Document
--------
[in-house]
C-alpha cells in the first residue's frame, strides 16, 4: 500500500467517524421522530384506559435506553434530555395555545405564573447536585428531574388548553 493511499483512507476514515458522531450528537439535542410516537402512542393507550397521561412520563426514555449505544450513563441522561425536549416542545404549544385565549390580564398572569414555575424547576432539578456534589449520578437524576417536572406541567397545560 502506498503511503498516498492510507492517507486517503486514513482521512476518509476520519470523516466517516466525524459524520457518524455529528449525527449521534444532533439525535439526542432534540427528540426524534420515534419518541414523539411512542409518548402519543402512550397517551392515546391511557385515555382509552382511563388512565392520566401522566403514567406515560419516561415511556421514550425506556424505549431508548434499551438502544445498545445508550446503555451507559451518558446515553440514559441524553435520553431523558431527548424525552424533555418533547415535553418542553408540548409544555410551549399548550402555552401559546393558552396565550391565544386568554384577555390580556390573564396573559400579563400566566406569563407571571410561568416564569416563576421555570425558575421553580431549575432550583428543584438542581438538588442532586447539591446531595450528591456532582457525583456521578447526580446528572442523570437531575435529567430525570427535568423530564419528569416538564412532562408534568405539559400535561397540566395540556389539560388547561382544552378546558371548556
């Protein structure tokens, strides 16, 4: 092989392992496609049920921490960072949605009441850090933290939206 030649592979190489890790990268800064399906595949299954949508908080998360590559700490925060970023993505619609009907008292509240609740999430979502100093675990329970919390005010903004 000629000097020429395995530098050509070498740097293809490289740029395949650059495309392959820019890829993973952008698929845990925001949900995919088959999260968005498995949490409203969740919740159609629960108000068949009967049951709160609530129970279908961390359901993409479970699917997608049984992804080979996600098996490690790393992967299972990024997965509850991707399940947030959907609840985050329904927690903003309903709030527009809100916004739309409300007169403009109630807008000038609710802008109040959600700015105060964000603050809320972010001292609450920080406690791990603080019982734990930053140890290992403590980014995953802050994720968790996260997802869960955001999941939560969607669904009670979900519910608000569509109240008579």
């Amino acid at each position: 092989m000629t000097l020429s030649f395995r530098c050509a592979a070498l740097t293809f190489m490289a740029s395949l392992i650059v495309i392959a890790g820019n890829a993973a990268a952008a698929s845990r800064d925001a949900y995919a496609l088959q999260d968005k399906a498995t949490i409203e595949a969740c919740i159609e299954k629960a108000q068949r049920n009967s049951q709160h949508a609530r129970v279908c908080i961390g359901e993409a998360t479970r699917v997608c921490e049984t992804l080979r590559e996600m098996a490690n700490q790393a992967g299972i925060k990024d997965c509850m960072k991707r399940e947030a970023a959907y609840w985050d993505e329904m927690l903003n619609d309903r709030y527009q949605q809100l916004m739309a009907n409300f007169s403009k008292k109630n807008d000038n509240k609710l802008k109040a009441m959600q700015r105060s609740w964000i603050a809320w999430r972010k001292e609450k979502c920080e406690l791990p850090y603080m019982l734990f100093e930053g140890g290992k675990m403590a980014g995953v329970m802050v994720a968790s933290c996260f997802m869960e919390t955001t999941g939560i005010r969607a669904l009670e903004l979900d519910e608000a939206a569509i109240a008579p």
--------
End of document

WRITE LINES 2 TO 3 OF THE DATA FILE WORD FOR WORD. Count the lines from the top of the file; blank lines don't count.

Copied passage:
C-alpha cells in the first residue's frame, strides 16, 4: 500500500467517524421522530384506559435506553434530555395555545405564573447536585428531574388548553 493511499483512507476514515458522531450528537439535542410516537402512542393507550397521561412520563426514555449505544450513563441522561425536549416542545404549544385565549390580564398572569414555575424547576432539578456534589449520578437524576417536572406541567397545560 502506498503511503498516498492510507492517507486517503486514513482521512476518509476520519470523516466517516466525524459524520457518524455529528449525527449521534444532533439525535439526542432534540427528540426524534420515534419518541414523539411512542409518548402519543402512550397517551392515546391511557385515555382509552382511563388512565392520566401522566403514567406515560419516561415511556421514550425506556424505549431508548434499551438502544445498545445508550446503555451507559451518558446515553440514559441524553435520553431523558431527548424525552424533555418533547415535553418542553408540548409544555410551549399548550402555552401559546393558552396565550391565544386568554384577555390580556390573564396573559400579563400566566406569563407571571410561568416564569416563576421555570425558575421553580431549575432550583428543584438542581438538588442532586447539591446531595450528591456532582457525583456521578447526580446528572442523570437531575435529567430525570427535568423530564419528569416538564412532562408534568405539559400535561397540566395540556389539560388547561382544552378546558371548556
């Protein structure tokens, strides 16, 4: 092989392992496609049920921490960072949605009441850090933290939206 030649592979190489890790990268800064399906595949299954949508908080998360590559700490925060970023993505619609009907008292509240609740999430979502100093675990329970919390005010903004 000629000097020429395995530098050509070498740097293809490289740029395949650059495309392959820019890829993973952008698929845990925001949900995919088959999260968005498995949490409203969740919740159609629960108000068949009967049951709160609530129970279908961390359901993409479970699917997608049984992804080979996600098996490690790393992967299972990024997965509850991707399940947030959907609840985050329904927690903003309903709030527009809100916004739309409300007169403009109630807008000038609710802008109040959600700015105060964000603050809320972010001292609450920080406690791990603080019982734990930053140890290992403590980014995953802050994720968790996260997802869960955001999941939560969607669904009670979900519910608000569509109240008579």